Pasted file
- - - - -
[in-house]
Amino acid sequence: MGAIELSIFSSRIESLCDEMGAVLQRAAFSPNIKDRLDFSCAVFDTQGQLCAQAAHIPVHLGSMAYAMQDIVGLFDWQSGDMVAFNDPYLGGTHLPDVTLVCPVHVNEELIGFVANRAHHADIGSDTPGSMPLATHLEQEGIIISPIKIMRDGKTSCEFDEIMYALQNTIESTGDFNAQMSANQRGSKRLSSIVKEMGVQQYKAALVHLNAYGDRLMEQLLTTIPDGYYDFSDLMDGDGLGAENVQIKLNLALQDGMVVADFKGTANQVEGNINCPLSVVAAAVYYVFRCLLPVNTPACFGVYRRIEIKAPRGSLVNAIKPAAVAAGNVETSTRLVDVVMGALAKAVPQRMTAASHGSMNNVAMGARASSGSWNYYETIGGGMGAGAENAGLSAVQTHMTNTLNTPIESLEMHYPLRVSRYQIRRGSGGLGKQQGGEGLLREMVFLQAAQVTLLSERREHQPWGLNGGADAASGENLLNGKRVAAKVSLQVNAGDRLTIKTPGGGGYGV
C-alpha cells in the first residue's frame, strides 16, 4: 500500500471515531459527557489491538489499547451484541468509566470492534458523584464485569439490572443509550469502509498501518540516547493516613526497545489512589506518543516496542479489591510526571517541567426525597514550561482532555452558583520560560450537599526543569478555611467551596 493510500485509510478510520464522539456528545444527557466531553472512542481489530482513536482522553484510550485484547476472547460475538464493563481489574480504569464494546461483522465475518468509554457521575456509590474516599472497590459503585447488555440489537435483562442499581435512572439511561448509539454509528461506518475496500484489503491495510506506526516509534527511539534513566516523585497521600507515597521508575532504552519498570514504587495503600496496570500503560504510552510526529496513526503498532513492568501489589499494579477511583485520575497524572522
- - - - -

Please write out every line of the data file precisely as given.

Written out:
[in-house]
Amino acid sequence: MGAIELSIFSSRIESLCDEMGAVLQRAAFSPNIKDRLDFSCAVFDTQGQLCAQAAHIPVHLGSMAYAMQDIVGLFDWQSGDMVAFNDPYLGGTHLPDVTLVCPVHVNEELIGFVANRAHHADIGSDTPGSMPLATHLEQEGIIISPIKIMRDGKTSCEFDEIMYALQNTIESTGDFNAQMSANQRGSKRLSSIVKEMGVQQYKAALVHLNAYGDRLMEQLLTTIPDGYYDFSDLMDGDGLGAENVQIKLNLALQDGMVVADFKGTANQVEGNINCPLSVVAAAVYYVFRCLLPVNTPACFGVYRRIEIKAPRGSLVNAIKPAAVAAGNVETSTRLVDVVMGALAKAVPQRMTAASHGSMNNVAMGARASSGSWNYYETIGGGMGAGAENAGLSAVQTHMTNTLNTPIESLEMHYPLRVSRYQIRRGSGGLGKQQGGEGLLREMVFLQAAQVTLLSERREHQPWGLNGGADAASGENLLNGKRVAAKVSLQVNAGDRLTIKTPGGGGYGV
C-alpha cells in the first residue's frame, strides 16, 4: 500500500471515531459527557489491538489499547451484541468509566470492534458523584464485569439490572443509550469502509498501518540516547493516613526497545489512589506518543516496542479489591510526571517541567426525597514550561482532555452558583520560560450537599526543569478555611467551596 493510500485509510478510520464522539456528545444527557466531553472512542481489530482513536482522553484510550485484547476472547460475538464493563481489574480504569464494546461483522465475518468509554457521575456509590474516599472497590459503585447488555440489537435483562442499581435512572439511561448509539454509528461506518475496500484489503491495510506506526516509534527511539534513566516523585497521600507515597521508575532504552519498570514504587495503600496496570500503560504510552510526529496513526503498532513492568501489589499494579477511583485520575497524572522